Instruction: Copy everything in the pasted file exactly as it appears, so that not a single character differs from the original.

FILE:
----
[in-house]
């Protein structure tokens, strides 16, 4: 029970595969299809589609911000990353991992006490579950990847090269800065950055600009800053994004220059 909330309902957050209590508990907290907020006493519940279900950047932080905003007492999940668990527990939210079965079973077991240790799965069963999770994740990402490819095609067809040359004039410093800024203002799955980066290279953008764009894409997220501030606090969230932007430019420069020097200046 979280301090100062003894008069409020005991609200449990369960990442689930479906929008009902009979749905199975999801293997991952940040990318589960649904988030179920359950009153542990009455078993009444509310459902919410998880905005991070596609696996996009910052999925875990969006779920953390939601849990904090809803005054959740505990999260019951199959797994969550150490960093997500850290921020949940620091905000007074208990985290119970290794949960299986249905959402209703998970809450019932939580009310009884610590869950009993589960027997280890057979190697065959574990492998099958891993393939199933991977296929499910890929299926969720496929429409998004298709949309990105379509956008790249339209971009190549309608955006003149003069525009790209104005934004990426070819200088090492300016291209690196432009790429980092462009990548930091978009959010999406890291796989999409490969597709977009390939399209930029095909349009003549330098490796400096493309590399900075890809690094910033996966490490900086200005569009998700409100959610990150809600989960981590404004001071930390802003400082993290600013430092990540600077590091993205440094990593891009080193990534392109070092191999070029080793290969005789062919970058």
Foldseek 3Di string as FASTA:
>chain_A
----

[in-house]
């Protein structure tokens, strides 16, 4: 029970595969299809589609911000990353991992006490579950990847090269800065950055600009800053994004220059 909330309902957050209590508990907290907020006493519940279900950047932080905003007492999940668990527990939210079965079973077991240790799965069963999770994740990402490819095609067809040359004039410093800024203002799955980066290279953008764009894409997220501030606090969230932007430019420069020097200046 979280301090100062003894008069409020005991609200449990369960990442689930479906929008009902009979749905199975999801293997991952940040990318589960649904988030179920359950009153542990009455078993009444509310459902919410998880905005991070596609696996996009910052999925875990969006779920953390939601849990904090809803005054959740505990999260019951199959797994969550150490960093997500850290921020949940620091905000007074208990985290119970290794949960299986249905959402209703998970809450019932939580009310009884610590869950009993589960027997280890057979190697065959574990492998099958891993393939199933991977296929499910890929299926969720496929429409998004298709949309990105379509956008790249339209971009190549309608955006003149003069525009790209104005934004990426070819200088090492300016291209690196432009790429980092462009990548930091978009959010999406890291796989999409490969597709977009390939399209930029095909349009003549330098490796400096493309590399900075890809690094910033996966490490900086200005569009998700409100959610990150809600989960981590404004001071930390802003400082993290600013430092990540600077590091993205440094990593891009080193990534392109070092191999070029080793290969005789062919970058």
Foldseek 3Di string as FASTA:
>chain_A